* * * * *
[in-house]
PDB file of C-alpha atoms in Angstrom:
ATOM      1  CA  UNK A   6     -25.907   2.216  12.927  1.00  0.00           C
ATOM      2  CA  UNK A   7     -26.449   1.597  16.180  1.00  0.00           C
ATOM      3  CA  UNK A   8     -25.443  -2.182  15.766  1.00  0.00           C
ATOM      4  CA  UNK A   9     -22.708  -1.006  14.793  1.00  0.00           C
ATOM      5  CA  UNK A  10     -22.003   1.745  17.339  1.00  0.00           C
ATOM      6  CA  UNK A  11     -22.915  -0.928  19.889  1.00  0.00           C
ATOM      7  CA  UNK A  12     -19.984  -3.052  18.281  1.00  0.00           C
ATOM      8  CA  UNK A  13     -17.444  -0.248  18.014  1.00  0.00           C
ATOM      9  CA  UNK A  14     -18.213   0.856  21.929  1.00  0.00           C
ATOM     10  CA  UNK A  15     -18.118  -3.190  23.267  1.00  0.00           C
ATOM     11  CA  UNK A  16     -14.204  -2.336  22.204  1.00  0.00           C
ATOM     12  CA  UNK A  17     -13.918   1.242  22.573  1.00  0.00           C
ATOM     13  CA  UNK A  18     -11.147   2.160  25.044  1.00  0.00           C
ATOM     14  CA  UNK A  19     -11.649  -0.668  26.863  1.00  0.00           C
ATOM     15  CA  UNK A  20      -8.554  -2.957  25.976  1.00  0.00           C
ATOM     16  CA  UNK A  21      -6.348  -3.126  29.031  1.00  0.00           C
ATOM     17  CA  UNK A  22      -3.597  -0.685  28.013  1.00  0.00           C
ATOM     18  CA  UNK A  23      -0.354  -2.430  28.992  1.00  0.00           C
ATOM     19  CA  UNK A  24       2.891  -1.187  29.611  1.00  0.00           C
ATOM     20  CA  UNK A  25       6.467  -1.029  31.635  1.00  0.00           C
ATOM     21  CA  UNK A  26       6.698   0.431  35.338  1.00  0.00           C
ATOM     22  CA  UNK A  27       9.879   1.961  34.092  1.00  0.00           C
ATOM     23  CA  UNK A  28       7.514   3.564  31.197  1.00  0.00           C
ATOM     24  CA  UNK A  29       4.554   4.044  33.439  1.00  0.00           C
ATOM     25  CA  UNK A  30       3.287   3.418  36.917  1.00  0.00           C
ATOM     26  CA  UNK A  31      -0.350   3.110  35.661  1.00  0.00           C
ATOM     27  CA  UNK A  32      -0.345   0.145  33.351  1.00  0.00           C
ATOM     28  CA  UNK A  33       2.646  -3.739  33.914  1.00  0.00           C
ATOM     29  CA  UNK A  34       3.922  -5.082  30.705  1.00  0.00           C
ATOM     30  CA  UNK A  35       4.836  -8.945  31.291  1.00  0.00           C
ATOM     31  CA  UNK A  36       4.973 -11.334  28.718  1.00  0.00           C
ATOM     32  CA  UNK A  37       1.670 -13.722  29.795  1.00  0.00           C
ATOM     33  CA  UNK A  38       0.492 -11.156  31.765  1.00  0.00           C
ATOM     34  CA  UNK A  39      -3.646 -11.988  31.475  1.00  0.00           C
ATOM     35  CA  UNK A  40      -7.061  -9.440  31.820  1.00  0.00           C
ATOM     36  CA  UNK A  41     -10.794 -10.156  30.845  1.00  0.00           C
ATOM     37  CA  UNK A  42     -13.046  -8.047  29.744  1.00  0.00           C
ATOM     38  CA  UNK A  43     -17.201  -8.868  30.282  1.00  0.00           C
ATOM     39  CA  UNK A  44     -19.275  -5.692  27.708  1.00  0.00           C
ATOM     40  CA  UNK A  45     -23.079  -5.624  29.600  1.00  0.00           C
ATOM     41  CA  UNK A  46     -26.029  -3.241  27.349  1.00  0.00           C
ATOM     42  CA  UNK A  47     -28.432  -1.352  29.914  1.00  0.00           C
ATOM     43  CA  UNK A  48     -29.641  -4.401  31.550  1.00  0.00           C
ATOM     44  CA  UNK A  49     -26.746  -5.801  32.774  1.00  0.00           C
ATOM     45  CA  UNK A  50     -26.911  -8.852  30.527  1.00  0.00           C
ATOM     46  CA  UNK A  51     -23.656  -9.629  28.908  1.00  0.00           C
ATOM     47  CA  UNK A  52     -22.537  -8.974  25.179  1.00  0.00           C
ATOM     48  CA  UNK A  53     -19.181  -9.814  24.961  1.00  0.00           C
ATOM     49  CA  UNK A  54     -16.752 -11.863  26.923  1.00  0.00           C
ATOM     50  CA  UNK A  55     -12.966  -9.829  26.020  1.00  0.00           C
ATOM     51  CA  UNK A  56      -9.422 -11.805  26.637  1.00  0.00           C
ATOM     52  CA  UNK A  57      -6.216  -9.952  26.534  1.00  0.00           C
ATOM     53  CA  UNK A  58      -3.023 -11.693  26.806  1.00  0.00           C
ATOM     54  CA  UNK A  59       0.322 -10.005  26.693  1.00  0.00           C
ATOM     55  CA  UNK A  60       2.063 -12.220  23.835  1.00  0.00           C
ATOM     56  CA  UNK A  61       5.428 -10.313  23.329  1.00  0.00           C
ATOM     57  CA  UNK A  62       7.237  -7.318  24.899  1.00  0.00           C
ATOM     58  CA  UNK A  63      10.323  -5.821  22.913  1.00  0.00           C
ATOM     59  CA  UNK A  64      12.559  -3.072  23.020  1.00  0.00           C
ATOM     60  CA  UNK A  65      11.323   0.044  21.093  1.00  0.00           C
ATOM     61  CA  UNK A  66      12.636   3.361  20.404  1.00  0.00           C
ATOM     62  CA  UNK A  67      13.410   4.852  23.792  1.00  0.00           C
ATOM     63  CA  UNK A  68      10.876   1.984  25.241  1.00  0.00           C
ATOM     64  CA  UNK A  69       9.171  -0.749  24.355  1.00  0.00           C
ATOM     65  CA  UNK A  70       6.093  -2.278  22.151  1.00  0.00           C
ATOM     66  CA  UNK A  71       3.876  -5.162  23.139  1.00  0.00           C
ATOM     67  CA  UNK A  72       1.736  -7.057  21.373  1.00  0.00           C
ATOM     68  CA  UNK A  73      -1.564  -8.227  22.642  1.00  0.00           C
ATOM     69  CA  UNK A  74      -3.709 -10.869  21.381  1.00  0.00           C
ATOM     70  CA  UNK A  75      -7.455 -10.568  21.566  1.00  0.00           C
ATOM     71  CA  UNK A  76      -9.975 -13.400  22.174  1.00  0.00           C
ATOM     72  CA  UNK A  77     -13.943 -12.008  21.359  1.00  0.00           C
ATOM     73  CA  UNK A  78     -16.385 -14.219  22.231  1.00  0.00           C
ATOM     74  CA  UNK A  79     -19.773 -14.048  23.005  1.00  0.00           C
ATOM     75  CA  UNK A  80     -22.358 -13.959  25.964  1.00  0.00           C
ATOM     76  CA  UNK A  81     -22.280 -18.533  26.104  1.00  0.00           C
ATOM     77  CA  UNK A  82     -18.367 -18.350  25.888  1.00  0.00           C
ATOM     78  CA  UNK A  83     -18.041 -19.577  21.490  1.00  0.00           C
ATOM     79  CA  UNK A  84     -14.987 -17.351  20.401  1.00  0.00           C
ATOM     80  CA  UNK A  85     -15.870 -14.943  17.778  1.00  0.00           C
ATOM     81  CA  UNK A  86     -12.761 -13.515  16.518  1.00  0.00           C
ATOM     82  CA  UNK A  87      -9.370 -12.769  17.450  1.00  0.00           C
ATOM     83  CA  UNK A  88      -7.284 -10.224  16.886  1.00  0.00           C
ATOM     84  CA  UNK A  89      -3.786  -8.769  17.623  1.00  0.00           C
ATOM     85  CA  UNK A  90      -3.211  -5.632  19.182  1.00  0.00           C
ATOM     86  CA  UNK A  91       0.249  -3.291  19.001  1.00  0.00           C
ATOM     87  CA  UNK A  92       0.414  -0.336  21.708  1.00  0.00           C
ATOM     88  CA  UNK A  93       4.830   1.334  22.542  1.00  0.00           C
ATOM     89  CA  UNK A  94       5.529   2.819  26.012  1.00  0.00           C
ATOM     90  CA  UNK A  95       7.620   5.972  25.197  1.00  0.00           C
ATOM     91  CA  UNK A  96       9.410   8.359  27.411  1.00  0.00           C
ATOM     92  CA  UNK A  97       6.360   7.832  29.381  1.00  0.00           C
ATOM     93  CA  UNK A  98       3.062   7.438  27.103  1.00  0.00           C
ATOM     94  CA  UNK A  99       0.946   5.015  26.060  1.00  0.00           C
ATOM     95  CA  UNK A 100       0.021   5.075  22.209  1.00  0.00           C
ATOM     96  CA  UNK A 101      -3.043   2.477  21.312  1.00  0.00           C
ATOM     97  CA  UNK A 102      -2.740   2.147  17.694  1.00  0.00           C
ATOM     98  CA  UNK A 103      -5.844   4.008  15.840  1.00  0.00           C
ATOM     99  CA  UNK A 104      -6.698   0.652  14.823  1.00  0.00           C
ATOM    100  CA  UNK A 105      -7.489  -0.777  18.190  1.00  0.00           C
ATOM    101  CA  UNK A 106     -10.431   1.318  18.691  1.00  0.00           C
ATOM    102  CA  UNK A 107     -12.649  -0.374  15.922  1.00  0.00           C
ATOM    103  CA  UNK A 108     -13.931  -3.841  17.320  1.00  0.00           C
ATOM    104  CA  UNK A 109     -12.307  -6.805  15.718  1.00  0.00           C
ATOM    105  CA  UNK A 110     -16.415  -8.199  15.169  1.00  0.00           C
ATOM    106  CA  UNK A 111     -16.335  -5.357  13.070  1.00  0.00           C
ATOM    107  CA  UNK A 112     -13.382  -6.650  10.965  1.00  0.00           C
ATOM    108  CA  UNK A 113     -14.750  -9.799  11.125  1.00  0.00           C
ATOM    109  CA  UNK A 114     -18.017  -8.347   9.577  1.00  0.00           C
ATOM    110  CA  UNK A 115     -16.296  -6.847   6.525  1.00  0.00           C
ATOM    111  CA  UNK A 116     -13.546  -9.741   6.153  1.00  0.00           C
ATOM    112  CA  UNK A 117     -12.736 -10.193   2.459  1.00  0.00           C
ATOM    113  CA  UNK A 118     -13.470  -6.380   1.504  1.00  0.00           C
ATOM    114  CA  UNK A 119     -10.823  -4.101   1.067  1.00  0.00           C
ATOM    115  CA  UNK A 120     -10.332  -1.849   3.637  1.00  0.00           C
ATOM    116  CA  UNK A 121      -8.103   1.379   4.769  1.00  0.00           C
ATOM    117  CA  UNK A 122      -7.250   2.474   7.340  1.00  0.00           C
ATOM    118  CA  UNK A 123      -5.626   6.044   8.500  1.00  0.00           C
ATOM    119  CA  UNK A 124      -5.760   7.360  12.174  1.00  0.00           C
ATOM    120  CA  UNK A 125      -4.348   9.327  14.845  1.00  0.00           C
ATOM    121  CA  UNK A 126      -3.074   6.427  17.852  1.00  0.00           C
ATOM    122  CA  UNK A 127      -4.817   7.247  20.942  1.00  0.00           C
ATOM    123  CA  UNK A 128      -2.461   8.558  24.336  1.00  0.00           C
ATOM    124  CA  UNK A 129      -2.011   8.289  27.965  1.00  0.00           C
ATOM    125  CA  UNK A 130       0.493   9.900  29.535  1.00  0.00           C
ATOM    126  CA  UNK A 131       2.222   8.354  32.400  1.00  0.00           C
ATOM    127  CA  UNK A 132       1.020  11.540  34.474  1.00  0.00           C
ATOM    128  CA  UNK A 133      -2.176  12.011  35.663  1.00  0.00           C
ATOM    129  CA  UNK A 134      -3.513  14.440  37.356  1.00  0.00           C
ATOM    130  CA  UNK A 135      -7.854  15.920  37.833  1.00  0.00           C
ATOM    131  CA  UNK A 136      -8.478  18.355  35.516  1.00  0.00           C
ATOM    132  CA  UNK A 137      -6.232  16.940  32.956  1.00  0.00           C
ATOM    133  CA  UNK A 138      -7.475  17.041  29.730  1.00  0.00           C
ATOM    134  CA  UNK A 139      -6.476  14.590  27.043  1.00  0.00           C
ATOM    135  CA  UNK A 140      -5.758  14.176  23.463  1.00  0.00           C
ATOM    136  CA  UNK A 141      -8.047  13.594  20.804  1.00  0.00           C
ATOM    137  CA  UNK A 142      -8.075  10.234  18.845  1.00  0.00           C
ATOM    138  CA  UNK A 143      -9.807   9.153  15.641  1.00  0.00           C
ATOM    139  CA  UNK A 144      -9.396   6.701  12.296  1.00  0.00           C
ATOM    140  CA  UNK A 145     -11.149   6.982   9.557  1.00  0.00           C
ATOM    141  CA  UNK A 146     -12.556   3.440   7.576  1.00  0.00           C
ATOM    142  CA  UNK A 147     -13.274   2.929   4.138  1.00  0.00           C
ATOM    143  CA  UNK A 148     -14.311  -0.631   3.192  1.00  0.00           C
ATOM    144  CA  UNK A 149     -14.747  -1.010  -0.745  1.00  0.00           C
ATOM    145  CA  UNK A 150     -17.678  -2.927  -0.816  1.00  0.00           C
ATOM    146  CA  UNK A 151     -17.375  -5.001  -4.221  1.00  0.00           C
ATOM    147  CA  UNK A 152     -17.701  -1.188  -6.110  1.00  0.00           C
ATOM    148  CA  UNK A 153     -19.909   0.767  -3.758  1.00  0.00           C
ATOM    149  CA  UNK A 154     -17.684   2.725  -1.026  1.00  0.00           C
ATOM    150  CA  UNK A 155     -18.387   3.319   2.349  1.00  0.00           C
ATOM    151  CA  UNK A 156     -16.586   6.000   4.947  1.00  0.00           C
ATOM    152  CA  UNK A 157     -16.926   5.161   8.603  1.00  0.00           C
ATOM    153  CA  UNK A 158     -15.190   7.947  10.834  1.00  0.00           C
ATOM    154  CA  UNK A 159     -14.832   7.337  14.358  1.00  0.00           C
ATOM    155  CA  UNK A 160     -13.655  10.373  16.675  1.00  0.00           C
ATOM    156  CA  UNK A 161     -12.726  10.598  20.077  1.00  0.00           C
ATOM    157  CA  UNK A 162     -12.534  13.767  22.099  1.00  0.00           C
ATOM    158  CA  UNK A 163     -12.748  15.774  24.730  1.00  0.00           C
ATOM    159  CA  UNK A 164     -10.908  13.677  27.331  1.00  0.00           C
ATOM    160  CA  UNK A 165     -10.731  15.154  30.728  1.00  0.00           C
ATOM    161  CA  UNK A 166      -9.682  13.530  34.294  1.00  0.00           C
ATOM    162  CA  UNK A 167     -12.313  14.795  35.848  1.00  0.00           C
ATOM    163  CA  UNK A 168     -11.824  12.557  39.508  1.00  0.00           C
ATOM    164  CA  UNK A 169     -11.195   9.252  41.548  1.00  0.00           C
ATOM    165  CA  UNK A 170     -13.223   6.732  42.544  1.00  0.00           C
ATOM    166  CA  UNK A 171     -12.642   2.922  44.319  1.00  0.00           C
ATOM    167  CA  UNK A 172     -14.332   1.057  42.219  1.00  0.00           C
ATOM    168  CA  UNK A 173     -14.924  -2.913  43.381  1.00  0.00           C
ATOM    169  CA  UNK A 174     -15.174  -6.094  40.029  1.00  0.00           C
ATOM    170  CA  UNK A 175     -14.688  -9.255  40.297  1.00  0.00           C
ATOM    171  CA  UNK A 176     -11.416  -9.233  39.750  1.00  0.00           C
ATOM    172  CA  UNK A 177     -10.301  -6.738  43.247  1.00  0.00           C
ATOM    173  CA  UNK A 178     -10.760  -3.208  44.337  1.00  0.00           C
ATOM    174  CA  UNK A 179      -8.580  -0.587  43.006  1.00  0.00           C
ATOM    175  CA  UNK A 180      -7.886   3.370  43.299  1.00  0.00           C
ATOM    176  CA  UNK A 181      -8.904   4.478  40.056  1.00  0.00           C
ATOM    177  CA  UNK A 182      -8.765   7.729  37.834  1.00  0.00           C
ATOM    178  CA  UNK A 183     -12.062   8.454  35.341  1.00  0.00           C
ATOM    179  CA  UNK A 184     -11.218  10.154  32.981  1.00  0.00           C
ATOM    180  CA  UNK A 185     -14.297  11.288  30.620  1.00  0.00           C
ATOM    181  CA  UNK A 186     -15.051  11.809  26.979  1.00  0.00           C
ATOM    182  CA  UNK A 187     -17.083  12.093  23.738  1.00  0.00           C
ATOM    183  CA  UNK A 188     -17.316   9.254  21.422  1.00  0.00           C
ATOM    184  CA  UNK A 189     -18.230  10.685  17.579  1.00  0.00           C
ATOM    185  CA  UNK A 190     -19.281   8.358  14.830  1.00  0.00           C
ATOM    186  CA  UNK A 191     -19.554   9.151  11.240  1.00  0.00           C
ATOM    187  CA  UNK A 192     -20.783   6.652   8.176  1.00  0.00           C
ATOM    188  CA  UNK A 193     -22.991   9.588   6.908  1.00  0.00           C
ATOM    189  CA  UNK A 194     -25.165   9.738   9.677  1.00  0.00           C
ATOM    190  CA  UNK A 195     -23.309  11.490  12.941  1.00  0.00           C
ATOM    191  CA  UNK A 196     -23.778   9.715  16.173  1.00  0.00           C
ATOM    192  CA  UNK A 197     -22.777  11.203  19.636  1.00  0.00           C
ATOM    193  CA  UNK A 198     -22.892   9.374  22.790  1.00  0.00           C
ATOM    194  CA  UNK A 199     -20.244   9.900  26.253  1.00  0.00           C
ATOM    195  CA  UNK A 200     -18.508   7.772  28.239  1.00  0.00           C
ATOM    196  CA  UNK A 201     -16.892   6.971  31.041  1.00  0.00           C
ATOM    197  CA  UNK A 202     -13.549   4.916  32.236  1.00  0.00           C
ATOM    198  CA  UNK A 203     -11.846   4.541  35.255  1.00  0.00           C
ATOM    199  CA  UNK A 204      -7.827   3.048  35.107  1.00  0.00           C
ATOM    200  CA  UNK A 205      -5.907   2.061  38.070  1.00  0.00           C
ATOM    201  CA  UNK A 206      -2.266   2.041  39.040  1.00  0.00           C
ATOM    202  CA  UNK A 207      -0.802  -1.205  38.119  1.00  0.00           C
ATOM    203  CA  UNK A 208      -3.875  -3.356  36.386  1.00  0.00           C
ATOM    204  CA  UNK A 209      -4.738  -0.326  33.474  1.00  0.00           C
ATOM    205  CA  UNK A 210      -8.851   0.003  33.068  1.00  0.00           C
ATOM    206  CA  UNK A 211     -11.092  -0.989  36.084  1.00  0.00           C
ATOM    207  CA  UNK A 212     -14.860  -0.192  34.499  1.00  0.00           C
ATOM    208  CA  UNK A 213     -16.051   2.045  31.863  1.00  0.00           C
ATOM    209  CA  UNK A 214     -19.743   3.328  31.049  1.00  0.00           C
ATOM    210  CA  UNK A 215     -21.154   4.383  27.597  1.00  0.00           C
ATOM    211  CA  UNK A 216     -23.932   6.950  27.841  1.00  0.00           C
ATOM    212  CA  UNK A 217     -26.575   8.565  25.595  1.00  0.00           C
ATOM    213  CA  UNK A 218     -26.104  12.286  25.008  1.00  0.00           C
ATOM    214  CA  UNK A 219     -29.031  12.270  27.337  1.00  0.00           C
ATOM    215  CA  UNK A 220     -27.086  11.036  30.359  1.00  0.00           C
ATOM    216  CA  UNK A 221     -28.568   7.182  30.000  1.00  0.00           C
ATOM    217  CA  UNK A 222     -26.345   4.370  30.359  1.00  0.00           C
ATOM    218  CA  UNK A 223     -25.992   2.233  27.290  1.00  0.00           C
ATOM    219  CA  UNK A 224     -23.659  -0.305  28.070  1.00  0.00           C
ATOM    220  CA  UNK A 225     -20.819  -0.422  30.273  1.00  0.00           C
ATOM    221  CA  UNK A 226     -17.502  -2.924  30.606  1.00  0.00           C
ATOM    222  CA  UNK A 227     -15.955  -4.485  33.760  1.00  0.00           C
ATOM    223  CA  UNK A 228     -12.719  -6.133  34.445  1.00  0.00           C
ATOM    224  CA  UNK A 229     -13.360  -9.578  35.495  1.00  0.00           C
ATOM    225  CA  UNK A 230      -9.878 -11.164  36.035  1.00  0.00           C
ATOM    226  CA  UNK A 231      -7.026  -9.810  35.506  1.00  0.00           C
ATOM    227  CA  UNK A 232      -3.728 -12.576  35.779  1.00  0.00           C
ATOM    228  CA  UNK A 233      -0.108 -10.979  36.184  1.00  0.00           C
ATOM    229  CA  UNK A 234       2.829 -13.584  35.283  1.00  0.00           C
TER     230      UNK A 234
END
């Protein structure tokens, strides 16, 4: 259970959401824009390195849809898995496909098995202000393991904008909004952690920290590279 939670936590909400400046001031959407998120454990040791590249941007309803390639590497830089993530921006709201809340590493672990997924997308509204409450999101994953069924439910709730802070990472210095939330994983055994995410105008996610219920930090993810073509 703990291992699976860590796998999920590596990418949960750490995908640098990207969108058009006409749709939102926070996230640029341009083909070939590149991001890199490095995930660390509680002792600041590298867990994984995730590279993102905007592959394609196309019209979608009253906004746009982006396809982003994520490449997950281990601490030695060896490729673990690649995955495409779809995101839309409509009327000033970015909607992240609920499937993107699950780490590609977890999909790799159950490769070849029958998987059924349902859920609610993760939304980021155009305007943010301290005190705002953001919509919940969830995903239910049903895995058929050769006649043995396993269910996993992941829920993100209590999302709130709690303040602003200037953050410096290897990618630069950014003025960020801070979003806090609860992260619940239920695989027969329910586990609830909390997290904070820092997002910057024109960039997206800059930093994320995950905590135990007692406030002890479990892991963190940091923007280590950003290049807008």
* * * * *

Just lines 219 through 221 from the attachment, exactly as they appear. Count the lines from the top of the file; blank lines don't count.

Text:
ATOM    217  CA  UNK A 222     -26.345   4.370  30.359  1.00  0.00           C
ATOM    218  CA  UNK A 223     -25.992   2.233  27.290  1.00  0.00           C
ATOM    219  CA  UNK A 224     -23.659  -0.305  28.070  1.00  0.00           C